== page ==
Twitter is good for finding out all the important stuff, like which topics are setting the news agenda and what celebrities are having for breakfast. It's also, it turns out, good for art.
That awkward moment when you realise you are more in touch with the lives of your loudest tweeters than your oldest friend is an increasingly common phenomenon. Acclaimed photographer Chris Floyd channeled that feeling into inspiration for his latest exposition aptly titled, “One Hundred and Forty Characters”. Floyd, whose photography has appeared in Esquire, The New Yorker and Vanity Fair among others, took a year to snap the faces behind some intriguing Twitter handles.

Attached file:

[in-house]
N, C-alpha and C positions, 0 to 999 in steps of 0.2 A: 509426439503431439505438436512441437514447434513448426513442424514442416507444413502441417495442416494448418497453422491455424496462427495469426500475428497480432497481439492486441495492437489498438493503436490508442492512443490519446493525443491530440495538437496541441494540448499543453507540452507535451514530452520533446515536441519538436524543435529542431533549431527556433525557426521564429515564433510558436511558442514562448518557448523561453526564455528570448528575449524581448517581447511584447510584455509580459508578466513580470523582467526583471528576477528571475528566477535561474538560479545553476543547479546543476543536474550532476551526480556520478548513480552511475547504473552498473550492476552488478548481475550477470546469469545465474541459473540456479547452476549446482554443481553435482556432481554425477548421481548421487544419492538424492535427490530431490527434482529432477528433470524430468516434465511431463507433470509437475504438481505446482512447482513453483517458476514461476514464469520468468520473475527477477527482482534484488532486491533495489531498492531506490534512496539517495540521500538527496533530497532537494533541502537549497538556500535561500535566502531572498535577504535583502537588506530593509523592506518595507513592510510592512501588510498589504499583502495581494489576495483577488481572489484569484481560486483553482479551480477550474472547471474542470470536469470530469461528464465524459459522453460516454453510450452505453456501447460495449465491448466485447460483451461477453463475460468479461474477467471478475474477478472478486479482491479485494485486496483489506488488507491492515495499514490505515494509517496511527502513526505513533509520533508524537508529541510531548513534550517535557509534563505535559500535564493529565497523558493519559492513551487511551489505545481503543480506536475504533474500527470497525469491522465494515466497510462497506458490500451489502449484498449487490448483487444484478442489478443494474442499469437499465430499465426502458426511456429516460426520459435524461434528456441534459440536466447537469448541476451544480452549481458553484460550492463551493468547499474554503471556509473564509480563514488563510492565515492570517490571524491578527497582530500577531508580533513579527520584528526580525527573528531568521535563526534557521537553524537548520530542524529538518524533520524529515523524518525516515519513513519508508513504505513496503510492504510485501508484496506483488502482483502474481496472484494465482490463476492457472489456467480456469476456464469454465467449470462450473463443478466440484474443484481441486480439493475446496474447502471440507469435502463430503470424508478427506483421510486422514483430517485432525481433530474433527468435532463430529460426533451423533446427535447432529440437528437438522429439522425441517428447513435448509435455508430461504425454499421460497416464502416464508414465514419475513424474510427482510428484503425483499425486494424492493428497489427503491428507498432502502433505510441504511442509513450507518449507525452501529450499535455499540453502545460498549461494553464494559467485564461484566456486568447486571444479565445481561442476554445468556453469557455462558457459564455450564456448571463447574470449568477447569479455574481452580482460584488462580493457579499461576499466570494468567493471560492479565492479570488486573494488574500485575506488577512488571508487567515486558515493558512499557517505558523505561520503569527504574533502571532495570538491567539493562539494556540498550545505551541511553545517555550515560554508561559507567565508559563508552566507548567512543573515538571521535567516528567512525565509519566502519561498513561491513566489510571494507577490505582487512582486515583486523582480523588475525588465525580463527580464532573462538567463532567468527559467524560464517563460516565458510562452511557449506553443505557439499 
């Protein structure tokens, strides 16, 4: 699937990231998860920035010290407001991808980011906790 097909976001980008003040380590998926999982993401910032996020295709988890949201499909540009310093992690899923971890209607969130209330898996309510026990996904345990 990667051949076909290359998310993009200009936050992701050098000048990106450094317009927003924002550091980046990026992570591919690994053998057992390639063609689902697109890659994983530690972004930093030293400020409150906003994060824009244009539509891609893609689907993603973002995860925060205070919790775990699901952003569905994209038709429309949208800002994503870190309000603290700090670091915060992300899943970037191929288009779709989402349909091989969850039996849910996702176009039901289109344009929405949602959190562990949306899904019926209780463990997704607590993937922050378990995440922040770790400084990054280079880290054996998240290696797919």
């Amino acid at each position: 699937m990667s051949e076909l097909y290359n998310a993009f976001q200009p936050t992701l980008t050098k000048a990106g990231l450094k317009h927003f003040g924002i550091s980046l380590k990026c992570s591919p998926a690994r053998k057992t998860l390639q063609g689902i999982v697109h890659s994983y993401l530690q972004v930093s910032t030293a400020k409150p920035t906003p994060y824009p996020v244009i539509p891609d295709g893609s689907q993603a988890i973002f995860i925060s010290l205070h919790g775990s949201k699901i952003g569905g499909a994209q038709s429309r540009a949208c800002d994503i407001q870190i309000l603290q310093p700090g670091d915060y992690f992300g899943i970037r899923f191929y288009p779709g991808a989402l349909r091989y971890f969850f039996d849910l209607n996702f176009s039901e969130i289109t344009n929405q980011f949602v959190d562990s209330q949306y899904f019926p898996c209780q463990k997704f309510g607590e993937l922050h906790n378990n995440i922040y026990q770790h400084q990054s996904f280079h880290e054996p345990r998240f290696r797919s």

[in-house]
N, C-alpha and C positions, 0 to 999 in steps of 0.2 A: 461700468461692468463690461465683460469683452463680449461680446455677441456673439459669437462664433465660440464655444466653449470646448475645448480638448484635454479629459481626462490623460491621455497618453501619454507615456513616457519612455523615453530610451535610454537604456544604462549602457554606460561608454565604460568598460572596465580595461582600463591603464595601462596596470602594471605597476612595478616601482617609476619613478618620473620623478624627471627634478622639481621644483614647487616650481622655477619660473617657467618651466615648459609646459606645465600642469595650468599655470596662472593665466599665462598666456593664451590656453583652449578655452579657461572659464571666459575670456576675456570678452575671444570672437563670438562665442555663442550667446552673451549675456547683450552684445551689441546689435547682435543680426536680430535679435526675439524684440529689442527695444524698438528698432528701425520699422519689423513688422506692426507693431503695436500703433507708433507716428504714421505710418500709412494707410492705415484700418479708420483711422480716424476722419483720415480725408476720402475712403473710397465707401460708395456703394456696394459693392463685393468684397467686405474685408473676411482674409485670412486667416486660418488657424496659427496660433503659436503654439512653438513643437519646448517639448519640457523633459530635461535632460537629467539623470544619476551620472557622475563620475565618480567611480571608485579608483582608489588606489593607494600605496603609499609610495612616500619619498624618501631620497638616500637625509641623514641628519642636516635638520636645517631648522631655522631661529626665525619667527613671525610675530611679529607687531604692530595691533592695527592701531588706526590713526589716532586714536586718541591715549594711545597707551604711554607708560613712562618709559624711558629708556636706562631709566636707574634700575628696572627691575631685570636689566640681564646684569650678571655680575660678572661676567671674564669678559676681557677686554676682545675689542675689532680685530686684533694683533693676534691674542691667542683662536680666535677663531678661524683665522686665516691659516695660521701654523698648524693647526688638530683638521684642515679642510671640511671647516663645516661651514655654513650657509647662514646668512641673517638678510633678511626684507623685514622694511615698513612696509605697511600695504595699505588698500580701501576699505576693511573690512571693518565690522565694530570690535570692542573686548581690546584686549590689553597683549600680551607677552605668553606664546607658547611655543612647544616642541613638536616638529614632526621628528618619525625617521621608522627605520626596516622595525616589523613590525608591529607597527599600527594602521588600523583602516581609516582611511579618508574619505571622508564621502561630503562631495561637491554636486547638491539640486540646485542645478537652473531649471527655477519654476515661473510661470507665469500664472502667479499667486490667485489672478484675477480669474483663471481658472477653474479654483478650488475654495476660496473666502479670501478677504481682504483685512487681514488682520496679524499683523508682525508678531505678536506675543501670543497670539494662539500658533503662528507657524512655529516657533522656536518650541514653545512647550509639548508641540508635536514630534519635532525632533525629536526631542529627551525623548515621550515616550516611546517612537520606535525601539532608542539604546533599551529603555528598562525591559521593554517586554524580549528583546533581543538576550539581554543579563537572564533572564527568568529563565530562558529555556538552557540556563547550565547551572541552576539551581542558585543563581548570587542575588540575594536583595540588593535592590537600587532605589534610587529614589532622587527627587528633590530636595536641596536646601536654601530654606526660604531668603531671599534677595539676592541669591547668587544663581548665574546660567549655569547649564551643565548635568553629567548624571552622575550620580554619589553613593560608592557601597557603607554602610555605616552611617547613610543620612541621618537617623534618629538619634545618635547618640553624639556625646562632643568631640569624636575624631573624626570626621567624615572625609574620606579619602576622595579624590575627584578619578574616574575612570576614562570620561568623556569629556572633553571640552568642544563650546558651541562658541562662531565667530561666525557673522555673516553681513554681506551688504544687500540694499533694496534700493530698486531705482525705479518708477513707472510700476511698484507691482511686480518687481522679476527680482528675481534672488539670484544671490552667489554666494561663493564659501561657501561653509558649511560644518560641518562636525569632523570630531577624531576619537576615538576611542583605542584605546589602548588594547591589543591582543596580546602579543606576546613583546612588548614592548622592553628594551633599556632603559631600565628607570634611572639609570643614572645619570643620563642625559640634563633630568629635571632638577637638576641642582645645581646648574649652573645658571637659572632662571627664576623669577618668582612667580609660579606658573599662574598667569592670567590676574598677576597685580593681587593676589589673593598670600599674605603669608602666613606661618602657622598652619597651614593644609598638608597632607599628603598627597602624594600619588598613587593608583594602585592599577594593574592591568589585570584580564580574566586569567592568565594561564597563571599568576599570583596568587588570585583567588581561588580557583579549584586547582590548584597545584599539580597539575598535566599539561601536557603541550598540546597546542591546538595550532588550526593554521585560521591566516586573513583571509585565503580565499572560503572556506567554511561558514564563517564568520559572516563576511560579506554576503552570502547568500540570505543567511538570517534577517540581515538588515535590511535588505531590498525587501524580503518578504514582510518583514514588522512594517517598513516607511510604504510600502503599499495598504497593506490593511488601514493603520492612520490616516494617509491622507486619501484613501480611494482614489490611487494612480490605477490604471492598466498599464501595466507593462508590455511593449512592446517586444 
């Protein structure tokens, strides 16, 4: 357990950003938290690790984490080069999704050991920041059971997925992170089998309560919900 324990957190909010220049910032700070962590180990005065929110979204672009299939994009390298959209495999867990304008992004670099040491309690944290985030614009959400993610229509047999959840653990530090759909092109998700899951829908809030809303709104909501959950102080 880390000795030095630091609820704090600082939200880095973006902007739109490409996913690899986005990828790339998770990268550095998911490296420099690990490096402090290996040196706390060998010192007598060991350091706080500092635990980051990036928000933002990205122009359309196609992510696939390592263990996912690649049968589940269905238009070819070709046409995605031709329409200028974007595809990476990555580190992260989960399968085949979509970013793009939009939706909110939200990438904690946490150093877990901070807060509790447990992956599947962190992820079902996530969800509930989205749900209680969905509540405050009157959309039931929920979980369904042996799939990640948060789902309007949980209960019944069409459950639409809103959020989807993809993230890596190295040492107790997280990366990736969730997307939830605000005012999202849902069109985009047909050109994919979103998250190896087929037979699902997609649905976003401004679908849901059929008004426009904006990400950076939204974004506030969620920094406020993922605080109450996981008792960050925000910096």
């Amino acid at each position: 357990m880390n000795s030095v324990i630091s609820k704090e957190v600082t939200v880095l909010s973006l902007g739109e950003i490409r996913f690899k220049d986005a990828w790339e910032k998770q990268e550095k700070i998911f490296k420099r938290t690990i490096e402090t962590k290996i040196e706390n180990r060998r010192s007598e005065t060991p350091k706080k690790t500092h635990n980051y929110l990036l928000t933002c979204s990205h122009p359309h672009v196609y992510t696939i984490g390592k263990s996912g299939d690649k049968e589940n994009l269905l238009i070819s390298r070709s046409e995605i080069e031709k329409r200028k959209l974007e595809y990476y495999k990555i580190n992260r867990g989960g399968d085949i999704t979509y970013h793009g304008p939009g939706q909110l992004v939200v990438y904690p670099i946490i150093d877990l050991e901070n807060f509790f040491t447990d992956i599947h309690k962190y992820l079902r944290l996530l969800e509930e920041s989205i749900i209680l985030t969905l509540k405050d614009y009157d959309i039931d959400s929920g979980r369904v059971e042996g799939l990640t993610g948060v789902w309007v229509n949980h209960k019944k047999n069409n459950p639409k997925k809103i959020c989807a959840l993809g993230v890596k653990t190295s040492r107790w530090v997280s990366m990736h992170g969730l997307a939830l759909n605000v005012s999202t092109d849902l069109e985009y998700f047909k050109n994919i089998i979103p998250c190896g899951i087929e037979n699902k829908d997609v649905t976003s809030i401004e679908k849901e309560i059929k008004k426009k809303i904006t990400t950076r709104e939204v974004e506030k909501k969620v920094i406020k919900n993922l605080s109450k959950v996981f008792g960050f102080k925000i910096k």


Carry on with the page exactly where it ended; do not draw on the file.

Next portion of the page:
The portraits feature 140 of the people whom Floyd follows on Twitter. The mix of characters reflects the way modern communication connects us to both the fabulous and the curiously normative. From Wikipedia founder Jimmy Wales, to IT Crowd creator Graham Linehan, to the woman in charge of Heathrow Airport’s Air Traffic Control, Floyd has developed an eclectic collection. The exhibit will show in the newly opened White Cloth Gallery in Leeds on 6 June and will run for seven weeks.
The opening weekend offers visitors the chance to join the ranks of Sir Paul McCartney, Gwyneth Paltrow and Lily Allen by being photographed by Floyd — for a fraction of the usual price tag at just £20. Portraits can be taken on Saturday, 16 June from 10 am to 7 pm, or Sunday, 17 June from 11 am to 5 pm. Prints are £10 and will be available for pickup from 25 June.
Words by Lucie Shelly